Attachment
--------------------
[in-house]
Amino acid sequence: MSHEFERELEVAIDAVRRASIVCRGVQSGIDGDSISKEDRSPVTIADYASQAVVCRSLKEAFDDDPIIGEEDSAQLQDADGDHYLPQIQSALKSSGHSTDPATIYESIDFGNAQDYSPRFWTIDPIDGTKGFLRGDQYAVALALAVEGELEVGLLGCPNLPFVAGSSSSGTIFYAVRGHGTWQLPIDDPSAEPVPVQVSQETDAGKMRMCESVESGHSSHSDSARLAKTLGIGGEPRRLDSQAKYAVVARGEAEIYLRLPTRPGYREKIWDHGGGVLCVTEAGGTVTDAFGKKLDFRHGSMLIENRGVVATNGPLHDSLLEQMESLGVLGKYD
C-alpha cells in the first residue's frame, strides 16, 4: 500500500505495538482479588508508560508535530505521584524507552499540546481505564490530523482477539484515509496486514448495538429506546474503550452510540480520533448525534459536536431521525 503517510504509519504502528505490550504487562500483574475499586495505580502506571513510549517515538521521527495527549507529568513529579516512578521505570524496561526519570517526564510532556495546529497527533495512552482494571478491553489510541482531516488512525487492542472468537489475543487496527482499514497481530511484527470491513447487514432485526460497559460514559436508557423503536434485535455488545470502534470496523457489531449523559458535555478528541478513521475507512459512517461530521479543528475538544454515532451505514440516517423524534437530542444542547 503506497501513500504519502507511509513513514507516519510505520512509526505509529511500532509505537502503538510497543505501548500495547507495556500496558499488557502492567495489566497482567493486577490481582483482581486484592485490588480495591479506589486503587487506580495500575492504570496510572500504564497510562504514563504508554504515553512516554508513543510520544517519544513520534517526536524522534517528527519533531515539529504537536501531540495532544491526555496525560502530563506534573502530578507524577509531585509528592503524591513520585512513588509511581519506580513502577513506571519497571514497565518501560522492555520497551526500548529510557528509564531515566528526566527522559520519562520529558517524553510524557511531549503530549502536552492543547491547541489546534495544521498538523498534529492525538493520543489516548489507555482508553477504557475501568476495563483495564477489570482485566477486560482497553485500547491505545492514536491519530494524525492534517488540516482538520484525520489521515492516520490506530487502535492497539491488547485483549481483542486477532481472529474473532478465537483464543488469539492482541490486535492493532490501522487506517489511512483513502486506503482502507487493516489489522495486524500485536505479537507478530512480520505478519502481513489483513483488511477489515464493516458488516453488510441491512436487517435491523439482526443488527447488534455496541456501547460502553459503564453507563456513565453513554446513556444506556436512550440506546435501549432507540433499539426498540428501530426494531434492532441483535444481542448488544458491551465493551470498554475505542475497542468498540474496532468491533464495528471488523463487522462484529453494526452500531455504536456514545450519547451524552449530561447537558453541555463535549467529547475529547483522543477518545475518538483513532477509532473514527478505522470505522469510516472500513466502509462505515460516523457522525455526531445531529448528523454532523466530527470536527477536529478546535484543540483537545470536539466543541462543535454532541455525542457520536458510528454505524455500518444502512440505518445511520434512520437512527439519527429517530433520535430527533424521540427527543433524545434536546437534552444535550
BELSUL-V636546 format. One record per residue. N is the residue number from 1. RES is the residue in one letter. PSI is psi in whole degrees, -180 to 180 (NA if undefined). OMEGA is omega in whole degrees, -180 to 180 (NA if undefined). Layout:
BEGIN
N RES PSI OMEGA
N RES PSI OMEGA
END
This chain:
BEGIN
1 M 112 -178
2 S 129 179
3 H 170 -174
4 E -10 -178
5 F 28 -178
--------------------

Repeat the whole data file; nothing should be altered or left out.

[in-house]
Amino acid sequence: MSHEFERELEVAIDAVRRASIVCRGVQSGIDGDSISKEDRSPVTIADYASQAVVCRSLKEAFDDDPIIGEEDSAQLQDADGDHYLPQIQSALKSSGHSTDPATIYESIDFGNAQDYSPRFWTIDPIDGTKGFLRGDQYAVALALAVEGELEVGLLGCPNLPFVAGSSSSGTIFYAVRGHGTWQLPIDDPSAEPVPVQVSQETDAGKMRMCESVESGHSSHSDSARLAKTLGIGGEPRRLDSQAKYAVVARGEAEIYLRLPTRPGYREKIWDHGGGVLCVTEAGGTVTDAFGKKLDFRHGSMLIENRGVVATNGPLHDSLLEQMESLGVLGKYD
C-alpha cells in the first residue's frame, strides 16, 4: 500500500505495538482479588508508560508535530505521584524507552499540546481505564490530523482477539484515509496486514448495538429506546474503550452510540480520533448525534459536536431521525 503517510504509519504502528505490550504487562500483574475499586495505580502506571513510549517515538521521527495527549507529568513529579516512578521505570524496561526519570517526564510532556495546529497527533495512552482494571478491553489510541482531516488512525487492542472468537489475543487496527482499514497481530511484527470491513447487514432485526460497559460514559436508557423503536434485535455488545470502534470496523457489531449523559458535555478528541478513521475507512459512517461530521479543528475538544454515532451505514440516517423524534437530542444542547 503506497501513500504519502507511509513513514507516519510505520512509526505509529511500532509505537502503538510497543505501548500495547507495556500496558499488557502492567495489566497482567493486577490481582483482581486484592485490588480495591479506589486503587487506580495500575492504570496510572500504564497510562504514563504508554504515553512516554508513543510520544517519544513520534517526536524522534517528527519533531515539529504537536501531540495532544491526555496525560502530563506534573502530578507524577509531585509528592503524591513520585512513588509511581519506580513502577513506571519497571514497565518501560522492555520497551526500548529510557528509564531515566528526566527522559520519562520529558517524553510524557511531549503530549502536552492543547491547541489546534495544521498538523498534529492525538493520543489516548489507555482508553477504557475501568476495563483495564477489570482485566477486560482497553485500547491505545492514536491519530494524525492534517488540516482538520484525520489521515492516520490506530487502535492497539491488547485483549481483542486477532481472529474473532478465537483464543488469539492482541490486535492493532490501522487506517489511512483513502486506503482502507487493516489489522495486524500485536505479537507478530512480520505478519502481513489483513483488511477489515464493516458488516453488510441491512436487517435491523439482526443488527447488534455496541456501547460502553459503564453507563456513565453513554446513556444506556436512550440506546435501549432507540433499539426498540428501530426494531434492532441483535444481542448488544458491551465493551470498554475505542475497542468498540474496532468491533464495528471488523463487522462484529453494526452500531455504536456514545450519547451524552449530561447537558453541555463535549467529547475529547483522543477518545475518538483513532477509532473514527478505522470505522469510516472500513466502509462505515460516523457522525455526531445531529448528523454532523466530527470536527477536529478546535484543540483537545470536539466543541462543535454532541455525542457520536458510528454505524455500518444502512440505518445511520434512520437512527439519527429517530433520535430527533424521540427527543433524545434536546437534552444535550
BELSUL-V636546 format. One record per residue. N is the residue number from 1. RES is the residue in one letter. PSI is psi in whole degrees, -180 to 180 (NA if undefined). OMEGA is omega in whole degrees, -180 to 180 (NA if undefined). Layout:
BEGIN
N RES PSI OMEGA
N RES PSI OMEGA
END
This chain:
BEGIN
1 M 112 -178
2 S 129 179
3 H 170 -174
4 E -10 -178
5 F 28 -178